Lipnicki et al v. Meritage Homes Corporation et al

Filing 221

MEMORANDUM AND ORDER granting 187 Motion to Decertify Collective Action and granting 215 MOTION to Intervene (Signed by Judge Gregg Costa) Parties notified.(arrivera, 3)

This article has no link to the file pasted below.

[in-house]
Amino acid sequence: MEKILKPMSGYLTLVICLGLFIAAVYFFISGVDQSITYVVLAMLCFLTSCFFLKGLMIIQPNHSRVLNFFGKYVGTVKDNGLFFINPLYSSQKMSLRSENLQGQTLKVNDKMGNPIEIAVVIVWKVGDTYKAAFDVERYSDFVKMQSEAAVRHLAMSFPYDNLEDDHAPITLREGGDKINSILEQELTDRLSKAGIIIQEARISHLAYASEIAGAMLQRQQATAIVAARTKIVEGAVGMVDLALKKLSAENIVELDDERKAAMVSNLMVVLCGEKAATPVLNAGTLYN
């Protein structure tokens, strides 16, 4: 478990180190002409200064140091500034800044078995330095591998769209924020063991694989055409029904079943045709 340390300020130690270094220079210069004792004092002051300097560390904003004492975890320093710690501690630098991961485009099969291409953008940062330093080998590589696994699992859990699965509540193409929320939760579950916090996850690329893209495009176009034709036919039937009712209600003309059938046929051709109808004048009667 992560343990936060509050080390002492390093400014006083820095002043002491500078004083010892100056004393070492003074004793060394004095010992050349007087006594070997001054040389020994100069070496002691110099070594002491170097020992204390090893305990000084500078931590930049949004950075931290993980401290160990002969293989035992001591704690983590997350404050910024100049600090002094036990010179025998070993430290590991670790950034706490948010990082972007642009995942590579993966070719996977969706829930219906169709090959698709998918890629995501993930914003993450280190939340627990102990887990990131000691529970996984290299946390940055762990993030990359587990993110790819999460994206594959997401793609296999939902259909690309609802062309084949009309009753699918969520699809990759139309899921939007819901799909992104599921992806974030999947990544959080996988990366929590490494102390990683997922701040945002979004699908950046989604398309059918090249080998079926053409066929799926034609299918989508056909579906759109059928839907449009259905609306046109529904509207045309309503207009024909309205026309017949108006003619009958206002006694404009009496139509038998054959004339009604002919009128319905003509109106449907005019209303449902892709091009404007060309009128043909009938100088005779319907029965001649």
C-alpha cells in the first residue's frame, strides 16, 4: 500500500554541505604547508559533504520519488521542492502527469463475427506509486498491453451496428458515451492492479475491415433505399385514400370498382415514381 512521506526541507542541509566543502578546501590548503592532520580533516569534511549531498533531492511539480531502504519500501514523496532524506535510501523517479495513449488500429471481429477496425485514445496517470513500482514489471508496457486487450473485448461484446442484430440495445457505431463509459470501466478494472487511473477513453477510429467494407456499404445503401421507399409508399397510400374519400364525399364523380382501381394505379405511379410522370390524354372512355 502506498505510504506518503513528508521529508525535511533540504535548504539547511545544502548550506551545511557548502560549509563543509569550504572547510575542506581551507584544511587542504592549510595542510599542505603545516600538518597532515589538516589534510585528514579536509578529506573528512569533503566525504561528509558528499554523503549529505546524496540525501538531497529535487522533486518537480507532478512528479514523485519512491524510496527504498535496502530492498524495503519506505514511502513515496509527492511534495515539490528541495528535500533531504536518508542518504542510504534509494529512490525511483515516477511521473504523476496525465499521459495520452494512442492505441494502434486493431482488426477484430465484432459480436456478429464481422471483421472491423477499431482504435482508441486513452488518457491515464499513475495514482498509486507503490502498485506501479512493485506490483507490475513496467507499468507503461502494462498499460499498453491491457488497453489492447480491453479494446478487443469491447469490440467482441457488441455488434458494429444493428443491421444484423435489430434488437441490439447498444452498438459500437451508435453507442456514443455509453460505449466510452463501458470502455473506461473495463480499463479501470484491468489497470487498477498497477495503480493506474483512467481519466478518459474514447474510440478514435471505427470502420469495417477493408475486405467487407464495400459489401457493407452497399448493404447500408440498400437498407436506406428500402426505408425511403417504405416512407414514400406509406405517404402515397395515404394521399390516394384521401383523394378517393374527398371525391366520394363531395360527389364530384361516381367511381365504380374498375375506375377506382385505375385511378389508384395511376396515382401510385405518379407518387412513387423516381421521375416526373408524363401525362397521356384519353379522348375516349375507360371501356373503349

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UNITED STATES DISTRICT COURT SOUTHERN DISTRICT OF TEXAS GALVESTON DIVISION DAVID LIPNICKI, et al, Plaintiffs, VS. MERITAGE HOMES CORPORATION, et al, Defendants. § § § § CIVIL ACTION NO. 3:10-CV-605 § § § § § MEMORANDUM AND ORDER Plaintiffs David Lipnicki, Neil Alba, and Donna Armstrong filed this case as a collective action under the Fair Labor Standards Act (FLSA). The named plaintiffs are three Sales Associates for Meritage Homes Corp. who allege they were denied overtime pay and minimum wage in violation of the FLSA. After the Court conditionally certified the collective action, 104 Meritage Sales Associates opted in but only 70 remain.1 Defendants now seek decertification (Docket Entry No. 187), which the Court granted in a brief order on September 29, 2014 (Docket Entry No. 205). This opinion further explains the Court’s reasons for decertifying the case and addresses whether the opt ins should be allowed to intervene and participate in this case on an individual basis. 1 The Court’s ruling that there was no evidence to support a finding of willfulness eliminated 34 opt-ins who did not work for Meritage in the two years prior to the filing of the lawsuit. That left 70 remaining opt-in plaintiffs and 3 named plaintiffs. 1 / 18 I. BACKGROUND Many of the relevant facts are discussed in the Court’s order denying cross motions for summary judgment on liability. See Lipnicki v. Meritage Homes Corp., 2014 WL 923524, at *1–9 (S.D. Tex. Feb. 13, 2014). Those motions focused on the central issue in this case: whether Meritage properly classified the Sales Associates as “outside salesm[e]n” who are exempt from the FLSA’s wage requirements under 29 U.S.C. § 213(a)(1). Inside salespeople, on the other hand, are covered by the FLSA. Plaintiffs’ jobs certainly involve sales; the difficulty is determining whether that sales work is “inside” or “outside.” Part of the Sales Associates’ duties are considered “inside” work because they take place in a Meritage office located inside a model home, but duties performed on the new home lots are deemed “outside” work pursuant to Department of Labor (DOL) opinion letters. The DOL opinion letters also provide guidance on how to classify a new home salesperson who performs this mix of inside and outside duties. Finding that the DOL guidance announces a “more qualitative than quantitative” standard, the Court determined the exemption applies “when most or ‘virtually all of the indispensable components of the sales efforts are concentrated in the outside period.’” Lipnicki, 2014 WL 923524, at *7 (quoting Wage & Hour Op. Letter FLSA 2007–2, 2007 WL 506575, at *3 n.2 (Jan. 25, 2007)). Because “Plaintiffs and Meritage management paint[ed] starkly contrasting pictures of where the 2 / 18 primary sales activity takes place,” the Court found that summary judgment was unwarranted as the “applicability of the outside sales exemption will . . . depend on whose version of events the factfinder believes.” Id. at *8–9. Defendant’s Motion to Decertify (Docket Entry No. 187) was filed soon after the Court denied the cross motions for summary judgment on the classification issue. In arguing that the Sales Associates are not similarly situated, Defendants point to deposition testimony. Defendants contend that, despite having the same job description and training, the opt-ins work in different communities and physical settings, participate in varied outside sales activities, and generally conduct their day-to-day duties in an individualized manner. Docket Entry No. 187 at 3. Plaintiffs argue that the Sales Associates have the same primary job duties and perform those duties using Meritage’s standardized sales procedures, which require Sales Associates to be physically present in the model home during business hours. Docket Entry No. 190 at 9–24. Additionally, Plaintiffs point to Meritage’s uniform classification of Sales Associates as exempt outside salespeople to support its position that the case can be adjudicated collectively. Id. at 25–30. II. LEGAL STANDARD Under the FLSA, employees who bring suit may do so individually or as a collective action on behalf of “themselves and other employees similarly situated.” 3 / 18 29 U.S.C. § 216(b). FLSA collective actions operate on an “opt-in” basis in which potential class members must give affirmative notice of their consent to join the suit. See Mooney v. Aramco Servs. Co., 54 F.3d 1207, 1212 (5th Cir. 1995), overruled on other grounds by Desert Palace, Inc. v. Costa, 539 U.S. 90 (2003). The collective action tool allows plaintiffs “the advantage of lower individual costs to vindicate rights by the pooling of resources.” Hoffman-La Roche Inc. v. Sperling, 493 U.S. 165, 170 (1989). Courts typically follow the two-step certification process for collective actions set forth in Lusardi v. Xerox Corp., 118 F.R.D. 351 (D.N.J. 1987). See, e.g., Mooney, 54 F.3d at 1213–14. The first step, known as conditional certification, results in notice being provided to potential plaintiffs who can then choose to opt in. Id.; Vanzzini v. Action Meat Distribs., Inc., 995 F. Supp. 2d 703, 719–20 (S.D. Tex. 2014) (“[T]he first-stage test requires a minimal showing by the plaintiff that (1) there is a reasonable basis for crediting the assertions that aggrieved individuals exist, (2) that those aggrieved individuals are similarly situated to the plaintiff in relevant respects given the claims and defenses asserted, and (3) that those individuals want to opt-in to the lawsuit.” (citing Albanil v. Coast 2 Coast, Inc., 2008 WL 493765, at *6 (S.D. Tex. Nov. 17, 2008))). The standard for this initial notification phase is fairly loose, as it is “usually based only on the pleadings and any affidavits which have been submitted.” Mooney, 54 F.3d 4 / 18 at 1213; Vanzzini, 995 F. Supp. 2d at 720 (“[T]he standard is lenient and typically results in conditional certification.”). After the opt-in period and discovery, defendants often move for decertification. This second step results in a more rigorous determination whether the plaintiffs are similarly situated such that the action should be tried collectively. Mooney, 54 F.3d at 1214. To determine whether there is sufficient similarity, courts consider three relevant factors: “(1) the disparate factual and employment settings of the individual plaintiffs; (2) the various defenses available to defendant which appear to be individual to each plaintiff; and (3) fairness and procedural considerations.” Roussell v. Brinker Int’l, Inc., 441 F. App’x 222, 226 (5th Cir. 2011) (quoting Mooney, 54 F.3d 1213 n.7). III. ANALYSIS Meritage claims that the opt-ins are not similarly situated because of substantially different accounts of how and where they perform their sales duties. Plaintiffs respond that a collective trial is appropriate because they are all subject to the same Meritage decision to treat the Sales Associate position as an exempt “outside sales” one. The first and second certification factors—the disparate factual and employment settings of the individual plaintiffs and the various individualized defenses available to the defendants—thus largely merge into one inquiry because the disparate factual and employment settings are relevant to 5 / 18 whether the common “outside sales” defense can be tried collectively. It is true that FLSA exemption cases are often tried collectively when employees are subject to a common classification and perform similar duties that resulted in that classification. See, e.g., Morgan v. Family Dollar Stores, 551 F.3d 1233, 1262–63 (11th Cir. 2008) (denying motion to decertify because discovery showed that the plaintiffs shared similar job duties and day-to-day work); Clark v. Centene Co. of Tex., L.P., 2014 WL 4385412, at *13 (W.D. Tex. Sept. 3, 2014) (“Yet despite these vast swaths of uniformity among Plaintiffs’ job duties and daily responsibilities, Centene maintains each Plaintiffs[’] position must be analyzed individually to determine liability and assess damages. Hogwash.” (citation omitted)); Jancich v. Stonegate Mortg. Corp., 2014 WL 1011480, at *3 (D. Kan. Mar. 17, 2014) (“Because all Plaintiffs performed substantially similar duties, and Defendant classified all of its loan officers as exempt employees during this time period, whether the claimed administrative exemption is indeed applicable could be determined across the board.”). What was key to the “similarly situated” finding in each of these cited cases, however, was not just the employer’s common exemption decision, but that the employees performed their jobs pursuant to the employers’ prescribed duties or in an otherwise uniform way. See also Falcon v. Starbucks Corp., 580 F. Supp. 2d 528, 536–37 (S.D. Tex. 2008) (“Plaintiffs have also provided significant evidence in support of their claim that all of the opt-ins 6 / 18 either worked off-the-clock or had time shaved off of their hours by Store Managers . . . This is true despite the fact that Starbucks had an official ‘time worked is time paid’ policy.”). Absent similarity in actual job performance, a uniform classification alone may be insufficient to meet the certification standard. See Stevens v. HMSHost Corp., 2014 WL 4261410, at *5 (E.D.N.Y. Aug. 27, 2014) (“[I]t is well established ‘that blanket classification decisions do not automatically qualify the affected employees as similarly situated, nor eliminate the need to make a factual determination as to whether class members are actually performing similar duties.’” (citing Gardner v. W. Beef Props., Inc., 2013 WL 1629299, at *7 (E.D.N.Y. Mar. 25, 2013) (collecting cases))). That is the case here. In spite of Plaintiffs’ uniform classification, Plaintiffs’ testimony about their day-to-day routines is often inconsistent with Meritage’s prescribed job duties that resulted in the classification. For example, Steve Harding, Meritage’s Houston Division President, explained that “Meritage’s salespeople are trained and expected to regularly and customarily engage in a nonexhaustive list of outside sales activities as part of their primary duty of selling Meritage homes.” Harding Decl., Docket Entry No. 143-18 at 6. Sales Associate Daniel McManaman describes something much different, explaining that he did not customarily and regularly take customers to see homesites because he “had so much business [he] didn’t need to leave. [He] had people coming in wanting to 7 / 18 buy homes. There was no reason to leave.” McManaman Dep., Docket Entry No. 190-4 at 2–3. As the Court observed in denying summary judgment, the evidence reveals “tension between what Meritage claims it trained Plaintiffs to do and how Plaintiffs claim they actually performed their jobs.” See Lipnicki, 2014 WL 923524, at *8. This benefitted Plaintiffs at the summary judgment stage, but has adverse consequences for them when it comes to certification. The record is replete with varying accounts of how the sales job is performed. Most importantly, there are vast discrepancies in how much time the salespeople say they spent on the home sites. Some opt-ins testified how they unlocked model homes, staked out home sites with prospective buyers (to demonstrate where a home would be built on an empty lot), did walk-throughs with homebuyers, or checked on construction. See Willocks Dep., Docket Entry No. 143-23 at 21–22 (unlocking and staking a lot for various clients); Anderson Dep., Docket Entry No. 143-25 at 10 (stating she did a walk-through with the homebuyer of every spec home under contract); Skelton Dep., Docket Entry No. 185-9 at 21 (explaining she went to see the construction process “a few times” but was “very leery” of overstepping her role and encroaching on the construction manager’s duties). And emails detail numerous instances of the Sales Associates meeting clients on the lots to demonstrate a home or a home site. See Armstrong Dep., Docket Entry No 143-1 at 60–69; Willocks Dep., Docket Entry No. 143-23 8 / 18 at 18–23. But some of the deponents testified that they rarely or only occasionally demonstrated a model home site to a potential buyer. See Kelly Dep., Docket Entry No. 143-26 at 14–15; Bond Dep., Docket Entry No 143-28 at 11–12 (defining “occasionally” as twenty percent of the time); Hughes Dep., Docket Entry No. 143-30 at 11 (stating that on “rare occasion” she would take prospective homebuyers to see a spec house and defining “rare occasion” as around two to three times per month). One Sales Associate testified he almost never took clients to the lots as “there was no reason to leave” because business was good enough. McManaman Dep., Docket Entry No. 190-4 at 2–3. Other Sales Associates claimed they rarely visited home sites once the homes were under contract or during construction. See Lipnicki Dep., Docket Entry No. 190-1 at 40 (stating that “[o]n rare occasion” he checked on houses under contract before the customer did the “final walk” prior to closing); Hughes Dep., Docket Entry No. 143-30 at 12 (explaining she visited a home site under construction about once every two months). As for marketing efforts and contact with realtors, the record again contains disparities. Several of the deponents utilized realtor relationships to increase sales. See Hughes Dep., Docket Entry No. 143-30 at 10 (discussing her attendance at “Realtor Palooza” in California to generate business, placing flyers in her office for realtors to take to their offices, and visiting one realtor’s office); Armstrong Dep., 9 / 18 Docket Entry No. 185-11 at 61 (explaining an email stating she took a realtor to visit a home); Skelton Dep., Docket Entry No. 185-9 at 15 (stating she would “make the rounds to drop off fliers” at realtor offices every couple of months). On the other hand, some Sales Associates neither dropped flyers with realtors nor generated traffic through realtors’ offices. See Kelly Dep., Docket Entry No. 1857 at 32–33 (testifying that although she “could” leave her sales office to meet with Realtors to generate traffic, dropping off flyers was not something she chose to do). Finally, some opt-ins testified that they “shopped the competition” by visiting competitors’ homesites. See Hughes Dep., Docket Entry No. 185-14 at 13 (detailing her visit to a competitor’s grand opening to ascertain whether “they had all the people and see if that’s why I didn’t have anybody in my development”); Willocks Dep., Docket Entry No. 185-12 at 43 (explaining she drove through a competitor’s property to “count their inventory”). In contrast, another opt-in relied on phone calls and booklets that she collected instead of visiting the homes in competitor communities. Skelton Dep., Docket Entry No. 185-9 at 17–18. As these samples from the record demonstrate, Plaintiffs’ testimony regarding what actually occurred “on the ground” varies significantly with respect to considerations relevant to the outside sales determination. These disparities convince the Court that all of the opt-ins are not similarly situated. Like many 10 / 18 legal standards, “similarly situated” is vague. Given the concerns that animate the certification inquiry, the Court believes it can best be analyzed by answering the following question: is there a strong likelihood that a juror considering the individual circumstances of all 70 opt-ins would reach the same result on the applicability of the exemption? If so, the efficiency gains and remedial purposes of collective actions warrant a single trial posing a single liability question to the jury. Based on the current record in this case, however, the Court concludes that there is a fair probability that a jury would find that some of the opt-ins conduct most of the indispensable components of the sales process in “outside” areas, while others do not. As another federal court explained in decertifying a similar case involving new home salespeople who performed a mix of inside and outside work, “broad variations” in the duties performed by individual plaintiffs made it “impossible to make a blanket determination concerning the FLSA exempt status of the entire class of putative plaintiffs . . . or to extrapolate the experiences of the exemplar [salespeople] to the more than one hundred opt-in plaintiffs.” See Tracy v. NVR, Inc., 293 F.R.D. 395, 399 (W.D.N.Y. 2013) (“The record demonstrates a wide variety of employment practices and time management requirements among the individual plaintiffs, which would require dozens of mini-trials to determine whether each employee’s particular time away from the model home or trailer meets the . . . threshold indicated by the Department of Labor for outside 11 / 18 salespersons.”). Posing a single question to the jury in a collective action would thus undermine the interests of both Meritage and those opt-ins who have the strongest claims that they engaged in little or no substantial outside work. In terms of the procedural and fairness considerations that are considered in the decertification decision, the Court notes that this is not a case in which the claims are so small that there is no incentive to proceed individually. See Hoffmann-La Roche, 493 U.S. at 170 (noting that collective actions allow plaintiffs “the advantage of lower individual costs to vindicate rights by the pooling of resources”). Although the incomes of Plaintiffs vary widely (if the employees are covered by the FLSA, weekly income would be used to calculate the hourly wage which would then be used to determine the overtime wage due), some had incomes exceeding six figures. See Docket Entry No. 152 at 20, 28 (over $128,000); Docket Entry No. 152-1 at 27 (over $240,000). Those who made much smaller amounts are likely to still have sufficient damages to make a trial cost-effective given the Court’s plan, discussed below, to have joint bellwether trials. The Court’s decertification decision is made based on the current record and the Court’s best guess about the issues that are likely to affect the “outside sales” determination. It may turn out, however, that the numerous differences in job duties discussed above are not outcome determinative. Perhaps the jury will conclude that even Sales Associates with the fewest outside contacts still 12 / 18 conducted most indispensable parts of their sales jobs “outside” and thus are properly classified. Or maybe the jury will conclude that even Sales Associates with the most outside contacts of the group are nonetheless improperly classified because most of the indispensable aspects of their jobs were performed inside the model home office. Therefore, if the evidence and verdict in the first bellwether trial indicate that the exemption question can be answered collectively, the Court may reconsider its decertification determination. See Nat’l Asbestos Workers Med. Fund v. Philip Morris, Inc., 2000 WL 1364358, at *1 (E.D.N.Y. Sept. 20, 2000) (“After [the bellwether] trial is completed, the parties will be in a better position to address manageability and other requirements for certification.”). IV. INTERVENTION BY OPT-INS In most cases, once a court decertifies a collective action, the opt-ins are dismissed without prejudice. See, e.g., Mooney, 54 F.3d at 1214; Tracy, 293 F.R.D. at 401. As with Rule 23 class actions in which certification is denied, however, members of a prospective FLSA collective action may intervene if they satisfy the Rule 24 intervention requirements. See Stone v. First Union Corp., 371 F.3d 1305, 1312 (11th Cir. 2004) (reversing district court decision denying motion to intervene from opt-in members of an ADEA collective action that had been decertified); Roussell v. Brinker Int’l, Inc., 2009 WL 6496504, at *10 (S.D. Tex. Jan. 26, 2009) (not allowing intervention of opt-in class members after 13 / 18 decertification, but acknowledging its general availability in that situation by engaging in an extensive analysis of both mandatory and permissive intervention); NEWBERG ON CLASS ACTIONS § 16:11 (4th ed.) (“Intervention is liberally allowed after the denial of class status for the protection of absent class members’ interests.”). Accordingly, after issuing the decertification order, the Court issued an order directing any opt-ins wishing to participate in this case as individual plaintiffs to file a motion to intervene under Rule 24(b), see Docket Entry No. 210, and 70 opt-ins did so. Docket Entry No. 215. Meritage filed a response raising only a venue objection as to the opt-ins who worked for Meritage outside Houston. See Docket Entry No. 219 at 2. The Court will allow permissive intervention of the opt-ins. “On timely motion, the court may permit anyone to intervene who: . . . has a claim or defense that shares with the main action a common question of law or fact.” Fed. R. Civ. P. 24(b)(1)(B). If these conditions are met, the court then exercises its discretion in deciding whether intervention should be allowed. See Kneeland v. Nat’l Collegiate Athletic Ass’n, 806 F.2d 1285, 1289 (5th Cir. 1987) (“Permissive intervention ‘is wholly discretionary with the [district] court . . . even though there is a common question of law or fact, or the requirements of Rule 24(b) are otherwise satisfied.” (alterations in original) (quoting New Orleans Pub. Serv., Inc. v. United Gas Pipe Line Co., 732 F.2d 452, 470–71 (5th Cir. 1984) (en banc))). “In exercising its 14 / 18 discretion, the court must consider whether the intervention will unduly delay or prejudice the adjudication of the original parties’ rights.” Fed. R. Civ. P. 24(b)(3). The application in this case is timely. It was filed soon after the decertification decision. See Roussell, 2009 WL 6496504, at *5–6 (finding timely a motion to intervene filed by opt-ins within two months of decertification). Prior to that time, there was no reason to intervene, as the case had been conditionally certified. Id. (“Like class members of a class action, opt-ins to a collective action are passive beneficiaries whose rights are protected by the class until it is decertified.” (citing Am. Pipe & Constr. Co. v. Utah,2 414 U.S. 538, 553–54 (1974) (recognizing that requiring potential class members to file “protective” motions to intervene prior to the certification decision would “breed needless duplication of motions”))). One of the conditions set forth in Rule 24(b)(1) is also met, as there are at least two significant common questions of law in this case on which the Court has already ruled. The first common legal issue is the meaning and applicability of the DOL opinion letters discussing the outside sales exemption in the new home industry. Lipnicki, 2014 WL 923524, at *7–9. The second is whether Meritage 2 Although American Pipe is a Rule 23 case, its reasoning makes even more sense in the context of an “opt in” collective action that had been conditionally certified. Because of the opt-in requirement, the parties who now wish to intervene had previously made themselves known to the Court, as opposed to the Rule 23 “opt out” class action in which absent class members may have no awareness of or involvement in the case before seeking to intervene after a decision denying certification. 15 / 18 willfully violated the FLSA, assuming there was a misclassification. Id. at *9–11. These two rulings, on which the parties and Court invested significant resources, would apply to all those who seek to intervene. Cf. Adams v. Big Lots Stores, Inc., 2009 WL 2160430, at *2 (E.D. La. 2009) (recognizing in Rule 20 permissive joinder analysis that individual cases of former opt ins “unquestionably [involve] some common questions of law and/or fact” even though court had decertified FLSA collective action for failure to meet “similarly situated” standard). That leaves the question of whether the Court will exercise its discretion to allow intervention. Allowing the intervention results in little delay or prejudice to the rights of the original parties. Two of the named Plaintiffs will have their cases tried this month. The trial for the third will be scheduled soon thereafter. And the cases between the opt-ins and Meritage will be resolved sooner in this single forum than if the opt-ins are required to file numerous individual actions in courts that are not already familiar with and have not already made key rulings in the case. Nor is a case involving approximately 70 individual plaintiffs unmanageable. The Court has another FLSA case on its docket in which approximately 70 individual plaintiffs filed suit (never seeking collective treatment), and the Court is managing that case through bellwether trials. See Davis v. Legend Energy Servs. LLC, No. 6:13-CV-1, Minute Entry (S.D. Tex. Oct. 7, 2014) (requiring both parties to submit the names of four plaintiffs to go to trial in the first bellwether trial). Outside the 16 / 18 FLSA context, the Court recently had on its docket a toxic tort case in which hundreds of individuals filed suit, and such a case involves far more technical and complex evidence than an overtime case. See Boyd v. BP Prods. N.A. Inc., No. 3:13-CV-175 (S.D. Tex. filed May 10, 2013). That leaves Meritage’s venue objection to the opt-ins who are not from the Houston area. A venue determination is not incorporated directly into the Rule 24 analysis. The Court therefore concludes that the best approach is to grant the motion to intervene, and then treat Meritage’s objection as a Rule 12(b)(3) challenge to venue for the non-Houston plaintiffs (just as the venue of regular plaintiffs would be challenged after they are already parties to the case). Because there “is almost no law on how the requirements of venue apply when intervention is sought,” 5B CHARLES ALAN WRIGHT ET AL., FED. PRAC. & PROC. § 1918 (3d ed.), this will allow the Court time to fully consider this issue. If the Court determines that venue does not exist over the non-Houston intervenors, then the Court can employ either of the two remedies for improper venue: transfer to another forum or dismissal without prejudice. 28 U.S.C. § 1406(a). 17 / 18 CONCLUSION For the reasons discussed above, Defendants’ Motion to Decertify Collective Action (Docket Entry No. 187) is GRANTED and the Motion to Intervene (Docket Entry No. 215) is GRANTED. SIGNED this 4th day of November, 2014. ___________________________________ Gregg Costa United States Circuit Judge3 3 Sitting by designation 18 / 18